Broward County

Loved ones say they’ll mourn Carmen Schentrup, 16 — and then act

A group of students embrace each other after the religious services for Carmen Schentrup at St. Andrew Catholic Church in Coral Springs on Tuesday, Feb. 20, 2018.
A group of students embrace each other after the religious services for Carmen Schentrup at St. Andrew Catholic Church in Coral Springs on Tuesday, Feb. 20, 2018. rkoltun@miamiherald.com

Her family had chosen the church for its size. But even the vast St. Andrew Catholic Church in Coral Springs couldn’t hold the hundreds of mourners attending the funeral of Carmen Schentrup, 16, who died in the Feb 14. shooting at Marjory Stoneman Douglas High School.

Outside the church, cars overflowed into neighboring fields, yards and streets. Inside, mourners in black struggled to find seats, some electing to stand in the back of the sanctuary. Red-eyed teenagers embraced in the aisles, while an organ played in the background.

As clergy, choir and family moved toward the altar, the crowd fell silent. The Episcopal service was somber — but punctuated by politics.

“We are stooped over, doubled up in pain,” said the Rev. Canon Mark Sims, rector of St. Mary Magdalene Episcopal Church in Coral Springs, the family’s parish. They held the service at the Catholic church because it was larger.

Their community was wounded, Sims said, but they would not hurt in vain.

“Today, we mourn. Tomorrow, we rest. But then, we act,” Sims said. “We are heading to Tallahassee. Soon, politicians and lobbyists will be out of jobs.”

As Sims addressed the crowd, a hand-drawn portrait of Carmen sat at center stage on a stand framed by blue curtains.

Sims described Carmen’s love of black dresses, red lipstick and teal-colored bags. He recalled her love of piano — she seemed to trail marked-up sheet music, he said — and how, when seized by an idea, she’d barge into his office and explain, matter-of-factly, how he would help. The audience laughed.

Carmen’s parents, April and Philip Schentrup, didn’t speak publicly at the service. They had already shared thoughts of Carmen in a statement on Sunday, where they remembered their daughter’s humor, kindness and strength.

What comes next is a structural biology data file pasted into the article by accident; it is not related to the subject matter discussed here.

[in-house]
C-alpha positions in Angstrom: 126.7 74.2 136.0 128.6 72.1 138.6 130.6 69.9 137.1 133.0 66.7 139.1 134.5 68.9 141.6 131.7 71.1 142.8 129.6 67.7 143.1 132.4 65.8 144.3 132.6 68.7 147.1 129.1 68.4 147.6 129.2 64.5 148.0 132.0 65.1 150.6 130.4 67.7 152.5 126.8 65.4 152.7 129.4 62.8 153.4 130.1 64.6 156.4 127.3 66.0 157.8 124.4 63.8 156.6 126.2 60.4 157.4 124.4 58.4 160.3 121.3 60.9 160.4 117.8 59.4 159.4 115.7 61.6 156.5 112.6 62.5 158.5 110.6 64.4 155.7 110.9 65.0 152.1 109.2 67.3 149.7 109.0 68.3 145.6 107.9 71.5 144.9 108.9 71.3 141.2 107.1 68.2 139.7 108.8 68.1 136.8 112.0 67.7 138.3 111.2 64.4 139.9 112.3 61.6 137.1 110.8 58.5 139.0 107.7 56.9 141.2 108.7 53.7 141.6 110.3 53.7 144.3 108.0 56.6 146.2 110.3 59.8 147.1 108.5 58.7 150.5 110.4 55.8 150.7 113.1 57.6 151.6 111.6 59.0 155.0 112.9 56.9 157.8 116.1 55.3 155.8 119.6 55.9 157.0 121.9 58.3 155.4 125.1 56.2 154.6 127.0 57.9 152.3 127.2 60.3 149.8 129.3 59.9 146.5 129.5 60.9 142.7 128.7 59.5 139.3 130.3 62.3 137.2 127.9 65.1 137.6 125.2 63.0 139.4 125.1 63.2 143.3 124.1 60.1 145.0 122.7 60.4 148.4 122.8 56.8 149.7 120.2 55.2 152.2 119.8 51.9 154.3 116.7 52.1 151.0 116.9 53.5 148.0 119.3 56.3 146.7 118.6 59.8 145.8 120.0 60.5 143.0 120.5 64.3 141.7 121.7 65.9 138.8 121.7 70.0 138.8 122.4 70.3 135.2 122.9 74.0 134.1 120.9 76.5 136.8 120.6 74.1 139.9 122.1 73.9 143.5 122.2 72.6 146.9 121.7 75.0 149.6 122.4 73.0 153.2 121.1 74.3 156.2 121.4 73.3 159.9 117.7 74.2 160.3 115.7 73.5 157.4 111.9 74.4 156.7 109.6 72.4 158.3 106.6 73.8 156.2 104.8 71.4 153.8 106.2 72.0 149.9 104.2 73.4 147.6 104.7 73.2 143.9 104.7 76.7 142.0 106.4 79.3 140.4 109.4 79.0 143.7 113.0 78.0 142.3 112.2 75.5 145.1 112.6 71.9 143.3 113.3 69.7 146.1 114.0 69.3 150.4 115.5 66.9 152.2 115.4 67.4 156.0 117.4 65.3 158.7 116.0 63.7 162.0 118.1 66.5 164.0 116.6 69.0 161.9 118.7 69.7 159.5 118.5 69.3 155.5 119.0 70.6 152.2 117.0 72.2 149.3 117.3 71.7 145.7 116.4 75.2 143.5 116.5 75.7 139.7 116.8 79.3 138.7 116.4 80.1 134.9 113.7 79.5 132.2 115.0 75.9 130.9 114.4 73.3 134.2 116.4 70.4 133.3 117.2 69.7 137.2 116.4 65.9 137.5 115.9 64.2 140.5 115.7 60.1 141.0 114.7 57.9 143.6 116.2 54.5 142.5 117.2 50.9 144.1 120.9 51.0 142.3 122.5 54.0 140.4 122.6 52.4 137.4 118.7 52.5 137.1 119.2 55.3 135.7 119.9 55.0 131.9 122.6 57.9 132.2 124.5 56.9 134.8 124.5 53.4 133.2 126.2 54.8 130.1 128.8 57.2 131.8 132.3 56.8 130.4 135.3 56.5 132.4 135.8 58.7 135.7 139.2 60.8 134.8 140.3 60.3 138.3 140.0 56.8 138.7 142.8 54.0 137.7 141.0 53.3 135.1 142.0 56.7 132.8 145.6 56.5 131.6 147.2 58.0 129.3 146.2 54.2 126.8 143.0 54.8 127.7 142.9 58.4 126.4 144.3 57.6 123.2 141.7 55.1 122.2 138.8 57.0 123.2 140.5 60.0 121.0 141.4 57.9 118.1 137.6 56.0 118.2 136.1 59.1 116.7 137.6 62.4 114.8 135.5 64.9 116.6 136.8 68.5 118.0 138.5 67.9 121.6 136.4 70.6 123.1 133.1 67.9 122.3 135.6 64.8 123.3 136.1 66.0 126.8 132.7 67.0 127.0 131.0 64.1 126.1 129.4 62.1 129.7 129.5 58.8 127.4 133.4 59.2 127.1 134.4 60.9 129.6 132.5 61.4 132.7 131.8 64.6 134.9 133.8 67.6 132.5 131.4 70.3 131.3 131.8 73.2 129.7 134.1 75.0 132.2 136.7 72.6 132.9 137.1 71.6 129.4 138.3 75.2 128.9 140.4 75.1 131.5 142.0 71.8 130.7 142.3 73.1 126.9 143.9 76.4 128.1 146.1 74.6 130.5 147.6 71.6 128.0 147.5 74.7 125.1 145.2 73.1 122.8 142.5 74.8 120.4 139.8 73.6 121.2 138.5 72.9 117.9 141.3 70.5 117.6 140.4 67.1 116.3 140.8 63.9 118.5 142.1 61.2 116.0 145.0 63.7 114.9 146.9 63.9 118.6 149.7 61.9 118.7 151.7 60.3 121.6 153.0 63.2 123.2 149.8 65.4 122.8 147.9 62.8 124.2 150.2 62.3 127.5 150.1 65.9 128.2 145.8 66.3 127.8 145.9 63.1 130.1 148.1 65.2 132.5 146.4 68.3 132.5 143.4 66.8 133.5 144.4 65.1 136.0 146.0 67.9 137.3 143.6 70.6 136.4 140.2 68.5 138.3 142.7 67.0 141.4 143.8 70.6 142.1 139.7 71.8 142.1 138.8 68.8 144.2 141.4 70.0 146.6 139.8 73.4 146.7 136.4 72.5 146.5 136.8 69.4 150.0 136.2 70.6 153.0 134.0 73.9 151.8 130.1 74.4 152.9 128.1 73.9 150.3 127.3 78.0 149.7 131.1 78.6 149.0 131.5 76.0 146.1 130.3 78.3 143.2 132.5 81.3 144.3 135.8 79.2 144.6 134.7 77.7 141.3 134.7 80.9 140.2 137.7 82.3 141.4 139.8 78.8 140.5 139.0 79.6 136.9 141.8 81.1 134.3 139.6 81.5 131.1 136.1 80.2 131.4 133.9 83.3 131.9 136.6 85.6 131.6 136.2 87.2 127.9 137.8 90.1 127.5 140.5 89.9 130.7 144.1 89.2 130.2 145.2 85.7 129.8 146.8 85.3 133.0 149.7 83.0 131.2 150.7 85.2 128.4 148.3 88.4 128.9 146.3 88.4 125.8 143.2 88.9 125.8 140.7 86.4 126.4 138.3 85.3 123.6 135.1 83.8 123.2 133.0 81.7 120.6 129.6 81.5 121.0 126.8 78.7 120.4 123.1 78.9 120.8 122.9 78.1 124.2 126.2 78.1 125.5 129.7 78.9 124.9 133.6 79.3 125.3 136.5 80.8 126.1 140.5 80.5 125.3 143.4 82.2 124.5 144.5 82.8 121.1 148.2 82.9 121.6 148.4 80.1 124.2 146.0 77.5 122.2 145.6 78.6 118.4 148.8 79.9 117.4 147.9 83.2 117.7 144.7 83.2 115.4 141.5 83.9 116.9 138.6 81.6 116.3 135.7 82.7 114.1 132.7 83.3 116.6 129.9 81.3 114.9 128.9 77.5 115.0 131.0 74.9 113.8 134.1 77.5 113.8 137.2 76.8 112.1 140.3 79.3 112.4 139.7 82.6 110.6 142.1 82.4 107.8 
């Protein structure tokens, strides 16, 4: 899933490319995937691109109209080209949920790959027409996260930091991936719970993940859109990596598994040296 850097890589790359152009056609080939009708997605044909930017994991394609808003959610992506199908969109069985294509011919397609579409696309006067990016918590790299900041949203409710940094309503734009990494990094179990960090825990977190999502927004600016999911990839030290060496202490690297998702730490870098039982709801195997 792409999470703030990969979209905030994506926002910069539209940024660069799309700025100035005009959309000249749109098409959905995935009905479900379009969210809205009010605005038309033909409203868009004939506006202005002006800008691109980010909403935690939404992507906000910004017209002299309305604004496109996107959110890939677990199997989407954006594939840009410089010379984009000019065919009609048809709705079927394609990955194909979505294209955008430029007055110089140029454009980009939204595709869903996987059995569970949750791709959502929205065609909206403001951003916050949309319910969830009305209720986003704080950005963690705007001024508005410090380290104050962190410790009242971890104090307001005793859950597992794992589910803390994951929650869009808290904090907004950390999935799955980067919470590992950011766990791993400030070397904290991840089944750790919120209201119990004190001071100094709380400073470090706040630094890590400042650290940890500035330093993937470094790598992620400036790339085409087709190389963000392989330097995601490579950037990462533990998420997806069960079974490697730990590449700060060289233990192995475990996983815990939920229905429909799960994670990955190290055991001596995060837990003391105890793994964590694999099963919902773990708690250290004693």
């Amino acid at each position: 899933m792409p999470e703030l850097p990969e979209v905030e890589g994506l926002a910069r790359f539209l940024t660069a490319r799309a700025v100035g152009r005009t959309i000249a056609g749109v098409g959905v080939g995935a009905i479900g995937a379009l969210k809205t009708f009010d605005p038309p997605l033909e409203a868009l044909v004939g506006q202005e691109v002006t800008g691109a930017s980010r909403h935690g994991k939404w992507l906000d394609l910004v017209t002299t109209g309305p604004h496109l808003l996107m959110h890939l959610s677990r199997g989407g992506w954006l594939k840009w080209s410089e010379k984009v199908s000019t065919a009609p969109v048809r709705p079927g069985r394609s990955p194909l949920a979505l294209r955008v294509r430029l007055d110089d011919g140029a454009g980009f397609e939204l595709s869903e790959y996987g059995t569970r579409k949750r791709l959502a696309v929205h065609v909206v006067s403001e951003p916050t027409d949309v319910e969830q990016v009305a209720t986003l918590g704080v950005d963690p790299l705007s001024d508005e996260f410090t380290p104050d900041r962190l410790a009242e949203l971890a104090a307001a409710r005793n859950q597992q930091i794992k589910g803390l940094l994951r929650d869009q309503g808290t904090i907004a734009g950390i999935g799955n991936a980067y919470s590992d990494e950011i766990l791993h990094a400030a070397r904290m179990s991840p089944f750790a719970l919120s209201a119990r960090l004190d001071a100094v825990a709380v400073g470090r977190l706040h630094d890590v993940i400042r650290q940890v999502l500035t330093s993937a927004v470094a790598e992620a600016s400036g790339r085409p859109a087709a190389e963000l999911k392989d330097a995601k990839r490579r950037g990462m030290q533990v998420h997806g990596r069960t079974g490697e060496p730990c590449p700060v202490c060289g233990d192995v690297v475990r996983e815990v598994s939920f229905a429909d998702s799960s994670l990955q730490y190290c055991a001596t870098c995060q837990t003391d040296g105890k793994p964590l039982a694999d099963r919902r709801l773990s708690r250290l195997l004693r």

“When she was 12, she had major surgery that resulted in four major rods sticking out of her leg for months,” they wrote. “Not one to pass up a good joke though, she would often come up with funny stories about her scars, like when she said she got them ‘running with the bulls.’”

The straight-A student was selected as a National Merit Scholarship Finalist. But Carmen never knew about the honor. She died the day before the announcement.

Her parents described their daughter as a bookworm, with a penchant for Sci-Fi, fantasy and comedy. She read over a hundred books a year, which might explain why people often thought her older than her age.

“She recently joked people had been asking her how she liked college since she was a freshman,” her parents wrote. But, “she was still a kid at heart. She was silly, playful and huggable. We miss her hugs.”

In addition to her parents, Carmen is survived by her older brother, Robert, younger sister, Evelyn, and an array of cousins, aunts and uncles.

At the conclusion of the service, family members guided Carmen’s casket out of the church. Her mother lingered by the hearse, eyes closed, with one hand on the coffin. Then Carmen’s parents and siblings released three white doves into the sky.

When the last dove had disappeared, dozens of students headed to the parking lot and onto charter buses bound for Tallahassee. Wednesday, they’ll meet with Gov. Rick Scott and other politicians to advocate for gun reform.

In his sermon, Sims had spoken at length about Carmen’s aim to change the world.

“She is counting on all of us to pick up where she left off,” Sims said.

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